Thursday, January 31, 2013


I've been a supporter of equal rights for gays for a long time, but only in the last year or two have I gotten publicly vocal about my position.  I can remember discussing the issue of gay marriage with my father in the mid-1990s and being surprised to hear him say that he thought gays ought to be able to marry. His reasoning was that it would promote monogamy in the gay community.  At the time I found that to be a good reason, and to be frank the specter of AIDS was a lot more serious than it is today.

Today I think the idea that gays are more promiscuous than similarly straight people is mostly a myth, but I do find monogamy and the promotion of monogamy to be valuable for reasons I don't need to get into at the moment.  If that gets you to the point where you agree with me about the outcome--equal legal recognition of same-sex marriage--then I don't really care how you get there.

To me, though, it is a question of equality, fairness, and basic human decency.  Regardless of what you think about the morality or immorality of homosexuality, we ought to be able to agree, all of us, that those are decisions that people should be able to make for themselves and that we should respect those decisions.

[Poorly worded side comment excised; point saved for another day.]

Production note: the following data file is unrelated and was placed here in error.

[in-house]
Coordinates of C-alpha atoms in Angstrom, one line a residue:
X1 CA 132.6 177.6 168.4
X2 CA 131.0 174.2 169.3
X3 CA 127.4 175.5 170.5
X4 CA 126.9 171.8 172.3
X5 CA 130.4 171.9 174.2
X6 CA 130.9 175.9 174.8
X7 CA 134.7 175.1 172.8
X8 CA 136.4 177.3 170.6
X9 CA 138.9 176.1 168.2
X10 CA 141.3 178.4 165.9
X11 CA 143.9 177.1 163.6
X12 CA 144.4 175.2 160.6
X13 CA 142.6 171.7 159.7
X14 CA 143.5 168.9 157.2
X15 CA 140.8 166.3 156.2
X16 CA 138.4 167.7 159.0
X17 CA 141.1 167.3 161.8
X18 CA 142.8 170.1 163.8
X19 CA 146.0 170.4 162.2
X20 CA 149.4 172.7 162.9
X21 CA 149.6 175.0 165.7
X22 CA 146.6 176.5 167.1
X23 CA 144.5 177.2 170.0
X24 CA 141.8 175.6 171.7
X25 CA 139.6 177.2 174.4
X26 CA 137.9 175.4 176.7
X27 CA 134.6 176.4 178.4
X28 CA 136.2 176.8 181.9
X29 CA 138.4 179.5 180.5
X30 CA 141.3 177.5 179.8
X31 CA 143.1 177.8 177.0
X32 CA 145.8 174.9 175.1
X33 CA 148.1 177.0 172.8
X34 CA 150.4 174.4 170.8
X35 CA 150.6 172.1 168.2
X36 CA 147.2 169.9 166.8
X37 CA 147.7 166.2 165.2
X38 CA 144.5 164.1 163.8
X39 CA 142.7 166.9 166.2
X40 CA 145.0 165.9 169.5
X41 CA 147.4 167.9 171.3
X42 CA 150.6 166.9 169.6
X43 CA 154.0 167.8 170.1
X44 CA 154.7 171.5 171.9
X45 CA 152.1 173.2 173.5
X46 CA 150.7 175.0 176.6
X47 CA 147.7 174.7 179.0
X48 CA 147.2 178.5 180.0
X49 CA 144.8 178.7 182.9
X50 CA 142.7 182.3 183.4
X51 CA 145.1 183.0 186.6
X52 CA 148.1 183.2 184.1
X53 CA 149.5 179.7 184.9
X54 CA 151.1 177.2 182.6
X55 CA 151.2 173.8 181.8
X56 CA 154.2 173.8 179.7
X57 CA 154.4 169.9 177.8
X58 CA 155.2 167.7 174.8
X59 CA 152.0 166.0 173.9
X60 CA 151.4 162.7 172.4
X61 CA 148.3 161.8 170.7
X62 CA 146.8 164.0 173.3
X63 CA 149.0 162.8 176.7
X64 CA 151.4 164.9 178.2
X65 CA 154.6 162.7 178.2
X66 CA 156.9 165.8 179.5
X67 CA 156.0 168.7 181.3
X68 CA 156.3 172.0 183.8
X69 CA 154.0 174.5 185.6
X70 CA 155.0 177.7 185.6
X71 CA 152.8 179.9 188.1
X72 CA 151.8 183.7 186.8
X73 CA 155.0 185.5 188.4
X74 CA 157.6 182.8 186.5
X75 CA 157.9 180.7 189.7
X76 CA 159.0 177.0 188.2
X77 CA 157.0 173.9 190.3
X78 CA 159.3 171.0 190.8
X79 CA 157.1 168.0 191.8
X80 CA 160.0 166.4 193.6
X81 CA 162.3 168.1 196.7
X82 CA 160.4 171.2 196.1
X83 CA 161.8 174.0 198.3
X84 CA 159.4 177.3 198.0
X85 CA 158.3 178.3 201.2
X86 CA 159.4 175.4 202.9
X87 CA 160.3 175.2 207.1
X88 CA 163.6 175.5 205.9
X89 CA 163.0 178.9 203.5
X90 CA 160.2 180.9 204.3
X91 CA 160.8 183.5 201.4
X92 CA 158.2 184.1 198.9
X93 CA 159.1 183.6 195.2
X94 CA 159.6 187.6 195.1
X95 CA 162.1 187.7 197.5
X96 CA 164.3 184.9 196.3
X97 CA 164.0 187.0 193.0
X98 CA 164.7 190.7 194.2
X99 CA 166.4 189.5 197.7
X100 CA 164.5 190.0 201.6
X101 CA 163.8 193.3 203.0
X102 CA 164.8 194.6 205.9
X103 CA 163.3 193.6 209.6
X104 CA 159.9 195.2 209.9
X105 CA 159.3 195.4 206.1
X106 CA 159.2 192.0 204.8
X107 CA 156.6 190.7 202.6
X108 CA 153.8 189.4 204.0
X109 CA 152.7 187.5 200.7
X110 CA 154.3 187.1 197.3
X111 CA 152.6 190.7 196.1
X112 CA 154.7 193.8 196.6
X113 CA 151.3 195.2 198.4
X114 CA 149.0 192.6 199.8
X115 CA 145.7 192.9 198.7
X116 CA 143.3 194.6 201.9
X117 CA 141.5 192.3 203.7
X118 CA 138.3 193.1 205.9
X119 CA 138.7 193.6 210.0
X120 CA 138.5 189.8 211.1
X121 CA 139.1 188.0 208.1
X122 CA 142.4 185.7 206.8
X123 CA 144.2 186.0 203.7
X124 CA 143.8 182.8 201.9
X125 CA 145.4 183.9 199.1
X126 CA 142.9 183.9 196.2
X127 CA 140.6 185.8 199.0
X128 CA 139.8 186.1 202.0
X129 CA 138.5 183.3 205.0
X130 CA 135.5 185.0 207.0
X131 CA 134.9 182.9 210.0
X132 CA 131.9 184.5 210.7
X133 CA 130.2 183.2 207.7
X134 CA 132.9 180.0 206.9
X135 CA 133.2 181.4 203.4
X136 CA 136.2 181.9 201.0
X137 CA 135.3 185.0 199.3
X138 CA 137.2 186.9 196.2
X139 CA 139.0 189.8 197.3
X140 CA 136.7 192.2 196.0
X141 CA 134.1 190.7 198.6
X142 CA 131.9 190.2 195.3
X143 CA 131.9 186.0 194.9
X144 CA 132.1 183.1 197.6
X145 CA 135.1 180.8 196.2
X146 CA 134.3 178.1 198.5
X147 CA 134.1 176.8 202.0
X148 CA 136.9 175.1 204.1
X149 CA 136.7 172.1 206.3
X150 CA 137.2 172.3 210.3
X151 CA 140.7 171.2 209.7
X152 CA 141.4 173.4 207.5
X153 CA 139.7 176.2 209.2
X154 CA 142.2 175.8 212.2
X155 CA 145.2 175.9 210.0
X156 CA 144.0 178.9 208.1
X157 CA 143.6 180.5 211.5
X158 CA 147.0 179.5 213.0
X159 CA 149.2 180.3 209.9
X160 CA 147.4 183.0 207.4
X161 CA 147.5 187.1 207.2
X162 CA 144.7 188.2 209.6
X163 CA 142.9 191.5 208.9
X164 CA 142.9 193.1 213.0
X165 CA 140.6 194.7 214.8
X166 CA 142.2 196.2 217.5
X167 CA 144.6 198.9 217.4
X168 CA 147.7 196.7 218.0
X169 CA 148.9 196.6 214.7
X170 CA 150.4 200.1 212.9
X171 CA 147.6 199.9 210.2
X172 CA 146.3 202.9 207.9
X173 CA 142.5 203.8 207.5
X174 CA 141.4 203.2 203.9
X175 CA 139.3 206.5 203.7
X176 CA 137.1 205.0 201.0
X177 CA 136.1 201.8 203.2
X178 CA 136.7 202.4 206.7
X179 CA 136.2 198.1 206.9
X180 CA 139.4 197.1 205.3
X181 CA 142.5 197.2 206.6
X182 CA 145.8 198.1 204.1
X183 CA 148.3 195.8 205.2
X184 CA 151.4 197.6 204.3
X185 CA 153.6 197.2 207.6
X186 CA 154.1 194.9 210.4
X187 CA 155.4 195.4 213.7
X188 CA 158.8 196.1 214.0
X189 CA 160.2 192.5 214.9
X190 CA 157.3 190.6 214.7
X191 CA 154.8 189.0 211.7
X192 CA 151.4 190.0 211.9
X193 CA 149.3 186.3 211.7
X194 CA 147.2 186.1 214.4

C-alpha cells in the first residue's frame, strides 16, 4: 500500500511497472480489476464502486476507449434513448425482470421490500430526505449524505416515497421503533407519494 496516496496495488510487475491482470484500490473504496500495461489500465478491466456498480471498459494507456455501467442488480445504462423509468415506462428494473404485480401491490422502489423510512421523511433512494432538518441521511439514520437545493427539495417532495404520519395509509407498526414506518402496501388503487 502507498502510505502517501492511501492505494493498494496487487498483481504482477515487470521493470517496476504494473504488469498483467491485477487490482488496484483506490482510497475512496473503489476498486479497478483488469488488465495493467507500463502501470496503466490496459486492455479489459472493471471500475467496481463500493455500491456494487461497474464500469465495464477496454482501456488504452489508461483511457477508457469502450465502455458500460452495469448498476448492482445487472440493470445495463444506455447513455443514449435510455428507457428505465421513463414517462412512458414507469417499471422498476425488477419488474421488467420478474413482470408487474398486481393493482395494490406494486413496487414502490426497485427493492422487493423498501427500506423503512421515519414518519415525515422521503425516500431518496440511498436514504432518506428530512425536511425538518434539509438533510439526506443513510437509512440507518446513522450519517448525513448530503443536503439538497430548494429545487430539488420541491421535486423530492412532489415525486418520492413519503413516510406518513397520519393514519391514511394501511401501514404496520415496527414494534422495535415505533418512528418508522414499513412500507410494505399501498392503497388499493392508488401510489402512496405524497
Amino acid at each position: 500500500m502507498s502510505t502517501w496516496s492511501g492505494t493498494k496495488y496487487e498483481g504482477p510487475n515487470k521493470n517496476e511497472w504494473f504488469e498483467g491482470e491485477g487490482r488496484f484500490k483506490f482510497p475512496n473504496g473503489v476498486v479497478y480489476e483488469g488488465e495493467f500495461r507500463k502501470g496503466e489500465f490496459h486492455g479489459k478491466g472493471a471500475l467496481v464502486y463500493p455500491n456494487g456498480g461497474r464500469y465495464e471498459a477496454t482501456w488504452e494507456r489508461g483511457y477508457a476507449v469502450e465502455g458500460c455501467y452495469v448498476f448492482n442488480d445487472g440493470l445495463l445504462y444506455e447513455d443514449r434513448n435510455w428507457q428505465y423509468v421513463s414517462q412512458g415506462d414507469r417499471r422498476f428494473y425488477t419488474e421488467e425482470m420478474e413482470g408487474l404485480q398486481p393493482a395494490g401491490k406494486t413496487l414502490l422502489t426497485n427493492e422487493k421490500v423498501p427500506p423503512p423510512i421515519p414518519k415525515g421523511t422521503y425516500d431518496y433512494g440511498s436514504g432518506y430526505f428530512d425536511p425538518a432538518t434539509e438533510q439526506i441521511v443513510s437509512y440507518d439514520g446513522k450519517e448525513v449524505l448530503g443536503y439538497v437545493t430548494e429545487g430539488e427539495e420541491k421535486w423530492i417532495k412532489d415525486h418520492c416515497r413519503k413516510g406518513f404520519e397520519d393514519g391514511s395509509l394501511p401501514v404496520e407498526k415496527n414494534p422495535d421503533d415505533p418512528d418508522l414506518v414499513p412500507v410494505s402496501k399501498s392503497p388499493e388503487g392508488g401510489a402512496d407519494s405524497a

What prompted me to write about this topic today was the news that Jim Nabors, who played Gomer Pyle in the Andy Griffith Show and its spin-off, Gomer Pyle, USMC, and who has for many years sung "Back Home Again in Indiana" before the Indianapolis 500, married his (male) partner of 38 years in a ceremony in Washington, which recently put such marriages on an equal legal footing with male-female marriages.  Nabors is 82.  In a report, he said that he has been "out" to friends and co-workers for many years but has never spoken to the media about his sexual orientation.

Nabors is one of a growing number of celebrities who have publicly "come out" in recent years.  I don't think this revelation is much of a surprise to anyone who could read between the lines of his personal biography--I've seen him referred to using the "confirmed bachelor" euphemism--but it would be easy to lose the significance of his public act.  Nabors is a native of Alabama. He's closely associated with a television program that was considered "wholesome" even in the buttoned-down early 1960s. At 82, he's spent most of his life living in an American culture that until recently viewed his lifestyle as despicable.  I don't know how hard it was for him personally to come out publicly, but it would be understandable if it was the most fearsome thing he had ever faced.

It makes me happy to know that our attitudes on this subject are changing.  I'm happy that Jim Nabors could finally get the recognition his relationship deserves, if for no other reason than that at 82 he doesn't have that many years left. Of course, everybody deserves a little happiness.  And I'm hopeful that homosexuals in all states who have lived in the closet, whether for 5 minutes or 5 decades, will soon have the chance to lead open lives the way that we heterosexuals take for granted.

It makes me cringe to see actors called by their character names, but I'm going to make an exception just once and say, Shazam, Gomer...good for you.

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